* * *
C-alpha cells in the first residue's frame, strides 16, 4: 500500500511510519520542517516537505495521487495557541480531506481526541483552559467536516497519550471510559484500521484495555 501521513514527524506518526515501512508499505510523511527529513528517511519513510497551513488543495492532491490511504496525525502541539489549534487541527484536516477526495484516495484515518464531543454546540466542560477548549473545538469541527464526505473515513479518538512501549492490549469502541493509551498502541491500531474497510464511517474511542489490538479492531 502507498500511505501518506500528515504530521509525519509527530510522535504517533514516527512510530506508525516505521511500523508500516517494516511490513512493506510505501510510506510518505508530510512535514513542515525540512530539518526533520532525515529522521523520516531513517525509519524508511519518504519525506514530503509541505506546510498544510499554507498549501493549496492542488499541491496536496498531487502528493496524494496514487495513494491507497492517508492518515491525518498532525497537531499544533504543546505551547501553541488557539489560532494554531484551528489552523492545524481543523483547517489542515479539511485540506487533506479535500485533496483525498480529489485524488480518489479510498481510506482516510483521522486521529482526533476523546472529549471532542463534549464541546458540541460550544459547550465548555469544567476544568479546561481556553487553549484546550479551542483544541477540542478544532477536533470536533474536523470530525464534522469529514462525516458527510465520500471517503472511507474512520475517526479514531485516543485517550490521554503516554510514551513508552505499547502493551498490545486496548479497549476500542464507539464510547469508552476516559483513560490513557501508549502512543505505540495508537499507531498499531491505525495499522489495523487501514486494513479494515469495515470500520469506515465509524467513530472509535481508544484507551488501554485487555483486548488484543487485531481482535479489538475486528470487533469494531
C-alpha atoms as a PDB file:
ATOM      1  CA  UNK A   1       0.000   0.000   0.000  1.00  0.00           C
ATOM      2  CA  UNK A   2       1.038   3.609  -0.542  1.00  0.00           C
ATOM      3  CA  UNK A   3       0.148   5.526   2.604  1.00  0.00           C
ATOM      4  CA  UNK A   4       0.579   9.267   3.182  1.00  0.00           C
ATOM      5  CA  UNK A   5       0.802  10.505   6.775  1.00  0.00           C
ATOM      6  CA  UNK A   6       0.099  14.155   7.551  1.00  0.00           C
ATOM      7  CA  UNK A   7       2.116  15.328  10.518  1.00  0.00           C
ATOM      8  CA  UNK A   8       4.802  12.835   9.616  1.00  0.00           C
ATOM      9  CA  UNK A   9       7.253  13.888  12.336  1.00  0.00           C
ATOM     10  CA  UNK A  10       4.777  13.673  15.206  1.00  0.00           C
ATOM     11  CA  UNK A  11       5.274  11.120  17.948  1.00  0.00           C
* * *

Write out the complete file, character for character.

C-alpha cells in the first residue's frame, strides 16, 4: 500500500511510519520542517516537505495521487495557541480531506481526541483552559467536516497519550471510559484500521484495555 501521513514527524506518526515501512508499505510523511527529513528517511519513510497551513488543495492532491490511504496525525502541539489549534487541527484536516477526495484516495484515518464531543454546540466542560477548549473545538469541527464526505473515513479518538512501549492490549469502541493509551498502541491500531474497510464511517474511542489490538479492531 502507498500511505501518506500528515504530521509525519509527530510522535504517533514516527512510530506508525516505521511500523508500516517494516511490513512493506510505501510510506510518505508530510512535514513542515525540512530539518526533520532525515529522521523520516531513517525509519524508511519518504519525506514530503509541505506546510498544510499554507498549501493549496492542488499541491496536496498531487502528493496524494496514487495513494491507497492517508492518515491525518498532525497537531499544533504543546505551547501553541488557539489560532494554531484551528489552523492545524481543523483547517489542515479539511485540506487533506479535500485533496483525498480529489485524488480518489479510498481510506482516510483521522486521529482526533476523546472529549471532542463534549464541546458540541460550544459547550465548555469544567476544568479546561481556553487553549484546550479551542483544541477540542478544532477536533470536533474536523470530525464534522469529514462525516458527510465520500471517503472511507474512520475517526479514531485516543485517550490521554503516554510514551513508552505499547502493551498490545486496548479497549476500542464507539464510547469508552476516559483513560490513557501508549502512543505505540495508537499507531498499531491505525495499522489495523487501514486494513479494515469495515470500520469506515465509524467513530472509535481508544484507551488501554485487555483486548488484543487485531481482535479489538475486528470487533469494531
C-alpha atoms as a PDB file:
ATOM      1  CA  UNK A   1       0.000   0.000   0.000  1.00  0.00           C
ATOM      2  CA  UNK A   2       1.038   3.609  -0.542  1.00  0.00           C
ATOM      3  CA  UNK A   3       0.148   5.526   2.604  1.00  0.00           C
ATOM      4  CA  UNK A   4       0.579   9.267   3.182  1.00  0.00           C
ATOM      5  CA  UNK A   5       0.802  10.505   6.775  1.00  0.00           C
ATOM      6  CA  UNK A   6       0.099  14.155   7.551  1.00  0.00           C
ATOM      7  CA  UNK A   7       2.116  15.328  10.518  1.00  0.00           C
ATOM      8  CA  UNK A   8       4.802  12.835   9.616  1.00  0.00           C
ATOM      9  CA  UNK A   9       7.253  13.888  12.336  1.00  0.00           C
ATOM     10  CA  UNK A  10       4.777  13.673  15.206  1.00  0.00           C
ATOM     11  CA  UNK A  11       5.274  11.120  17.948  1.00  0.00           C